A bronze plaque commemorating the first Methodist service held in Indianapolis occupies a favored spot inside the rotunda of the State Capitol building on N. Capitol Avenue. The plaque may be found on the left side of the north wall of the rotunda; GPS 39 46 07.31, -086 09 46.19.
The text of the plaque reads:
"The first formal religious service in Indianapolis was held on these grounds. 1819 – Resin Hammond a Methodist conducted the first religious service under a walnut tree. 1821 – First church organized in the Isaac Wilson log cabin by Reverend William Cravens."
The plaque further states that it was "Presented 1924 by members of the Meridian Street Methodist Episcopal Church – formerly Wesley Chapel. " It features a group of worshippers entering a log cabin set in a grove of trees. The design was created by Howard Perry, a student at the John Herron Art Institute, for which he was awarded a prize of $100.
This little band grew and in 1824 built a cabin of their own for worship on the south side of Maryland Street, halfway between Meridian and Illinois, which they named Wesley Chapel. This location was later occupied by the L.S. Ayres store where, in 1971, a commemorative plaque honoring the site of the first building was placed on the northeast corner of the store. However, when the store was razed, the plaque is said to have passed into the custody of the City of Indianapolis.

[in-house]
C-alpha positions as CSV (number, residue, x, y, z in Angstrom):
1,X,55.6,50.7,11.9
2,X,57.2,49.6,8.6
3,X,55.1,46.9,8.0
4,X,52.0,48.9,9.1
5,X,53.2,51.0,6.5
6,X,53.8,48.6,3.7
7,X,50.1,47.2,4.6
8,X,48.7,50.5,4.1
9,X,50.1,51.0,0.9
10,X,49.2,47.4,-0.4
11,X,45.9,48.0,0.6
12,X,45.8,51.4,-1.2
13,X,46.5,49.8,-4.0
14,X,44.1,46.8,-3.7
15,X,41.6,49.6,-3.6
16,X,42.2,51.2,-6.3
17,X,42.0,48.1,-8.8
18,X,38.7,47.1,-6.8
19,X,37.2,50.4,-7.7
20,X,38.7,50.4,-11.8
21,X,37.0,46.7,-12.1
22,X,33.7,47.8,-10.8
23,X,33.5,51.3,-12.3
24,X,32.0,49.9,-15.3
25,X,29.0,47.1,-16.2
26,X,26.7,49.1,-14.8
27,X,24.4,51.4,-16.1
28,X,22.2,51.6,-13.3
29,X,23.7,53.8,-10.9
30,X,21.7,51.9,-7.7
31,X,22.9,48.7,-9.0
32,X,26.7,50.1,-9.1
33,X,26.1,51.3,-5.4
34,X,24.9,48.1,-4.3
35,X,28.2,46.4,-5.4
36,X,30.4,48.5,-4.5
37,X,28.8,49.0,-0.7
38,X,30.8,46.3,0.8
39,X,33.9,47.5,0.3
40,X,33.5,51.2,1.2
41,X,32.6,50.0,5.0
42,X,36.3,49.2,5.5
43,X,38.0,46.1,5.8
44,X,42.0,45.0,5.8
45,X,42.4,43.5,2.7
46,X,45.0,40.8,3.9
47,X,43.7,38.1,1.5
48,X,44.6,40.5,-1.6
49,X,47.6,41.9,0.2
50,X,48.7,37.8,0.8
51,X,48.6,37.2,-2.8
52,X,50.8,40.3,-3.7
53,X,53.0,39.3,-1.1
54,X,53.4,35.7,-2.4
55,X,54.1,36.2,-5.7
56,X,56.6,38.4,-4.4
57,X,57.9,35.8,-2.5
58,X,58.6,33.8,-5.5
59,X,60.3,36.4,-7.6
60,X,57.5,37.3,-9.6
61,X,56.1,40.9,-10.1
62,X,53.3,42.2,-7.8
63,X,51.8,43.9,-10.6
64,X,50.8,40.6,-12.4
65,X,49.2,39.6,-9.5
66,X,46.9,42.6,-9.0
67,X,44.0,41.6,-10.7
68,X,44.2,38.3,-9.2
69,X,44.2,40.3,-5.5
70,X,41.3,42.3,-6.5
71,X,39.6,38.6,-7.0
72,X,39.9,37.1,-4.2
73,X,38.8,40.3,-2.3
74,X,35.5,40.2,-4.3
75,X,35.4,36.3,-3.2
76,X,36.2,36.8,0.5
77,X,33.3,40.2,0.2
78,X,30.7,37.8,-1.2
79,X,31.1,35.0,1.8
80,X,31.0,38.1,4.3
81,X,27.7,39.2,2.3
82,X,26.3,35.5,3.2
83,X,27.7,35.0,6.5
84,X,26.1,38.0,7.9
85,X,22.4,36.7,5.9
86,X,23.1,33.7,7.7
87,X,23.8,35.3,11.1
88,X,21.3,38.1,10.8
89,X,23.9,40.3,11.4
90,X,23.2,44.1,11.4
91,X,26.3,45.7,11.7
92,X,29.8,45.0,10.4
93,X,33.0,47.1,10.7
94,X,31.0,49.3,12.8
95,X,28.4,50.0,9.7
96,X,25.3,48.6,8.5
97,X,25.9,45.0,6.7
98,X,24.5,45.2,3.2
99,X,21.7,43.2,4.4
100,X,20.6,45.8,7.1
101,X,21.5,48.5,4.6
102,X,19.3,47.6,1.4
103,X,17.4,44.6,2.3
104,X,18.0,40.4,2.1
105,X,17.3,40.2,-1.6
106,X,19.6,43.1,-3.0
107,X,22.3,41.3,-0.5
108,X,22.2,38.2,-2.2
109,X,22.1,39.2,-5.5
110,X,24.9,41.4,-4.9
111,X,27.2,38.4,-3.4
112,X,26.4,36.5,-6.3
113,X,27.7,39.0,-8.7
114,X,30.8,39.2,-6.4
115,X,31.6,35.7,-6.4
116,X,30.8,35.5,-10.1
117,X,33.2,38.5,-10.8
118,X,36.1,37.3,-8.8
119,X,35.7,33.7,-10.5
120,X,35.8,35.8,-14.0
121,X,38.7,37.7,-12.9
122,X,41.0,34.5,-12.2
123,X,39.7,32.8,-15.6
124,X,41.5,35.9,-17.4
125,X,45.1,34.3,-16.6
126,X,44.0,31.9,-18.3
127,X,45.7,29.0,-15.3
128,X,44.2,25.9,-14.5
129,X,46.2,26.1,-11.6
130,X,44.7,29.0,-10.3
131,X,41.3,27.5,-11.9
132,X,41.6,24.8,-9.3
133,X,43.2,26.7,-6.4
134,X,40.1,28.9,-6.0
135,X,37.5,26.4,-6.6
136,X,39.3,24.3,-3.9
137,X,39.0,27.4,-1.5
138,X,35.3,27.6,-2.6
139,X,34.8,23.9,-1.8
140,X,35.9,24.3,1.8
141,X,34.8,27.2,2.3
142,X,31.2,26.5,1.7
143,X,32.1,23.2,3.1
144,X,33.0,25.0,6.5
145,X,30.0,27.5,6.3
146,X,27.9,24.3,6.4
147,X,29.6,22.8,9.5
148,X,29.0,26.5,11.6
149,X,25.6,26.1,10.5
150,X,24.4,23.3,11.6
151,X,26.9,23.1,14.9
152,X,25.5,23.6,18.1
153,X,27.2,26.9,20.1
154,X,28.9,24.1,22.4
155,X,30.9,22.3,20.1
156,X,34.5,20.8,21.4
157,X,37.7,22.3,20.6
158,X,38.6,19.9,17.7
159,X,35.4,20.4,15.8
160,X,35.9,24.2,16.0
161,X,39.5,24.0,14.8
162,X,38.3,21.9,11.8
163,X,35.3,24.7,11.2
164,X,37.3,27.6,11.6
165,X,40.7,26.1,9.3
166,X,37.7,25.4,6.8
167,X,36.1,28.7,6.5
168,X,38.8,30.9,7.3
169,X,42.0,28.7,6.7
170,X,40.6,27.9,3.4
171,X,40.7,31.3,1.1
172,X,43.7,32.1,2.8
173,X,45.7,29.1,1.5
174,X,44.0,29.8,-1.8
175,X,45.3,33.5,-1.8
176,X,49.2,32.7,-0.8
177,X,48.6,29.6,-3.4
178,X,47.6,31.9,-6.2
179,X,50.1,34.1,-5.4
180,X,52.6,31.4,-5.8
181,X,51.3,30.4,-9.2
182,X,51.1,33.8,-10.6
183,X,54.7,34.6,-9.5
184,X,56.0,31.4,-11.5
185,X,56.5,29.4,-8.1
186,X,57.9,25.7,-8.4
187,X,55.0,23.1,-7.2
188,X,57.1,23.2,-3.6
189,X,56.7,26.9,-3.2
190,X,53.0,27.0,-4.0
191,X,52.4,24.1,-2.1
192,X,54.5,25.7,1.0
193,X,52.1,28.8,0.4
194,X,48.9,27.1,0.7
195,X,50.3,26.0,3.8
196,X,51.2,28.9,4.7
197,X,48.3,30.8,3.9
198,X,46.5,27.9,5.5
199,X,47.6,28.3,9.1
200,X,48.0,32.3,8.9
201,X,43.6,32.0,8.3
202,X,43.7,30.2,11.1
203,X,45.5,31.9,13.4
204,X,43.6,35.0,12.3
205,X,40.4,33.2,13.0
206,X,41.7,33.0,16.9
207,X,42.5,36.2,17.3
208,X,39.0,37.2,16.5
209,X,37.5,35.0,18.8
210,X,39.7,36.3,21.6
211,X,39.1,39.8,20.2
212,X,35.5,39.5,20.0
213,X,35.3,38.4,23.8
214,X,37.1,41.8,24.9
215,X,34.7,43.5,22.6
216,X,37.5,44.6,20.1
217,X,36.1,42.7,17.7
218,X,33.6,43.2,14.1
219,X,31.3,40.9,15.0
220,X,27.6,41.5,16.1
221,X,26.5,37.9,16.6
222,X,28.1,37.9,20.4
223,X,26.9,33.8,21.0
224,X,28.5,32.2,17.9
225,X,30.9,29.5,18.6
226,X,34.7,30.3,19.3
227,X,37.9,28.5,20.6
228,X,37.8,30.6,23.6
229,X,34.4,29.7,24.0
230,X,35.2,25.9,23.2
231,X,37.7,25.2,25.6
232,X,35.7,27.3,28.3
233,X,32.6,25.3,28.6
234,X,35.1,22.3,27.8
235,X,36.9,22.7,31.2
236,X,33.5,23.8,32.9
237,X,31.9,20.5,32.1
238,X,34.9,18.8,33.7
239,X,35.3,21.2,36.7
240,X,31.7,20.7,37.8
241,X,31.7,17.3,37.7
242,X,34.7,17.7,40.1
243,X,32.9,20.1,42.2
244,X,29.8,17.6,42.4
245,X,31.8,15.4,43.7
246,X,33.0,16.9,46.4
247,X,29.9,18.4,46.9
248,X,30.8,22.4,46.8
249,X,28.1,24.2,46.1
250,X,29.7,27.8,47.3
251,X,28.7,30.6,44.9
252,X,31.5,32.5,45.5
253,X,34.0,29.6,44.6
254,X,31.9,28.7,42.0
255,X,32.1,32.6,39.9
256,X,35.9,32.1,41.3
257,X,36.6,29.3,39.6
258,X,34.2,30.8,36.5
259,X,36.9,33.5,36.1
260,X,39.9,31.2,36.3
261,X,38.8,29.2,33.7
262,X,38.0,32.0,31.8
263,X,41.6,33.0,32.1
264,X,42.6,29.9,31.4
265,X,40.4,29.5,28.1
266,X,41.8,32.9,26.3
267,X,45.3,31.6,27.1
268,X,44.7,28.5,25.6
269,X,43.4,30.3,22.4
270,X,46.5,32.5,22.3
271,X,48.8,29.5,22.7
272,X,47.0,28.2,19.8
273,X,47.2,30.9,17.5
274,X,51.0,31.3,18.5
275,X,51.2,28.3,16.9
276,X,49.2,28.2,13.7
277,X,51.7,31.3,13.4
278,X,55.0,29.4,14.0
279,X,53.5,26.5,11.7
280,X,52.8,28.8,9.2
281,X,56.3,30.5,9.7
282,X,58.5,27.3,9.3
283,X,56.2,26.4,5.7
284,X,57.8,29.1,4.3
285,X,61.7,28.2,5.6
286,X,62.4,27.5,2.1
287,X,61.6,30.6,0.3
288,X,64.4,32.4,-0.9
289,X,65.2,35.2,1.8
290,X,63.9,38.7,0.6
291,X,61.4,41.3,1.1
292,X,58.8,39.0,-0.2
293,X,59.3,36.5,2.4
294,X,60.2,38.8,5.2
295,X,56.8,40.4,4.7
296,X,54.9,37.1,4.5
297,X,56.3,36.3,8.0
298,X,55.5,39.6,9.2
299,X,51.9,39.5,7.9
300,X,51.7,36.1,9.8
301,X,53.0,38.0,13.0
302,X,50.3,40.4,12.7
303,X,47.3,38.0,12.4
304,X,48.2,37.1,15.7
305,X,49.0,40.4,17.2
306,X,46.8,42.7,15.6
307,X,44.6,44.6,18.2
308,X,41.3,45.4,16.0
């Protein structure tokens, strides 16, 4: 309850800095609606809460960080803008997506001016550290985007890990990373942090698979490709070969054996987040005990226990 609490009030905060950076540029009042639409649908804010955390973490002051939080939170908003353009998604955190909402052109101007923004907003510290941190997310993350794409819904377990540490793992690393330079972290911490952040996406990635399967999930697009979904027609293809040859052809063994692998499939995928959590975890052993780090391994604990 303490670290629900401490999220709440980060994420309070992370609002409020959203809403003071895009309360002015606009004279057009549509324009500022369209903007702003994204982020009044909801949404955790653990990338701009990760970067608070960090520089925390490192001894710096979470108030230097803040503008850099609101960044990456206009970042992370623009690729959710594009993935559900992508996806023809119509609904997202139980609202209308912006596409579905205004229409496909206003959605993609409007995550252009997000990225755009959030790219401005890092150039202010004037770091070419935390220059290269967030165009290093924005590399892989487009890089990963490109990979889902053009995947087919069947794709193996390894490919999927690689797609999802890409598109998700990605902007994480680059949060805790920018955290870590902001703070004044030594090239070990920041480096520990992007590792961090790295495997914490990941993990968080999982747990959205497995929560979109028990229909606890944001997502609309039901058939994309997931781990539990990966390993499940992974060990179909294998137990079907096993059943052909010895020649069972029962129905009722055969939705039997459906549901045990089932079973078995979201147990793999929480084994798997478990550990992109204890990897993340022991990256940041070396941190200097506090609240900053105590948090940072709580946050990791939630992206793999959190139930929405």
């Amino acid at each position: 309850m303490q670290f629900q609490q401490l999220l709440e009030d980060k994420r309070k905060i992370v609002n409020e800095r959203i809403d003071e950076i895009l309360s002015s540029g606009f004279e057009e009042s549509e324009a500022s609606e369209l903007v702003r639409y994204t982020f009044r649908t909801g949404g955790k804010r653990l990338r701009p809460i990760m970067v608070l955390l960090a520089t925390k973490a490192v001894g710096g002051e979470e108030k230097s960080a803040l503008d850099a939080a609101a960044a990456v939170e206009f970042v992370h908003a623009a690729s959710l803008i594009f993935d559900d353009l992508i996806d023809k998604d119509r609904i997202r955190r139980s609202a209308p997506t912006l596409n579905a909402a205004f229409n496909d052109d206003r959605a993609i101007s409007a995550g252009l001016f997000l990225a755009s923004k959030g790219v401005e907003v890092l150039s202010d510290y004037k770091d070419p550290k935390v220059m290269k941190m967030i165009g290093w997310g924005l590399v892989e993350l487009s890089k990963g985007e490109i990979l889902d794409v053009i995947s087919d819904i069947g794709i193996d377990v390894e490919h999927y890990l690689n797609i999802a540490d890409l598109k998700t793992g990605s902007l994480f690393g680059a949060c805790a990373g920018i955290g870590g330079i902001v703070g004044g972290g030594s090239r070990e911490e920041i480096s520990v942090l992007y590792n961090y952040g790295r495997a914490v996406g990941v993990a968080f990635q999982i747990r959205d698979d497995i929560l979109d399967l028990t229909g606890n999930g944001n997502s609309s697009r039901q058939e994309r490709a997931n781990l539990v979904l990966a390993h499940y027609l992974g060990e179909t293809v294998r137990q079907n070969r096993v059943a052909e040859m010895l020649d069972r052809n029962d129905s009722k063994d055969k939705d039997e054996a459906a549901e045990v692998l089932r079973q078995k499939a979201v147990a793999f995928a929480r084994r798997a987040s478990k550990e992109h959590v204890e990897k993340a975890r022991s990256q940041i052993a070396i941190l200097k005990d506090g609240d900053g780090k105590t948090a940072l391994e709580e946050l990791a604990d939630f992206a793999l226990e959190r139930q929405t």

In 1829 the congregation erected the first of two brick structures on the southwest quadrant of Circle Street (now Monument Circle) in downtown Indianapolis. Later (1842) Bishop Roberts divided this congregation to form two churches, one of which became Roberts Park and the other, Meridian Street.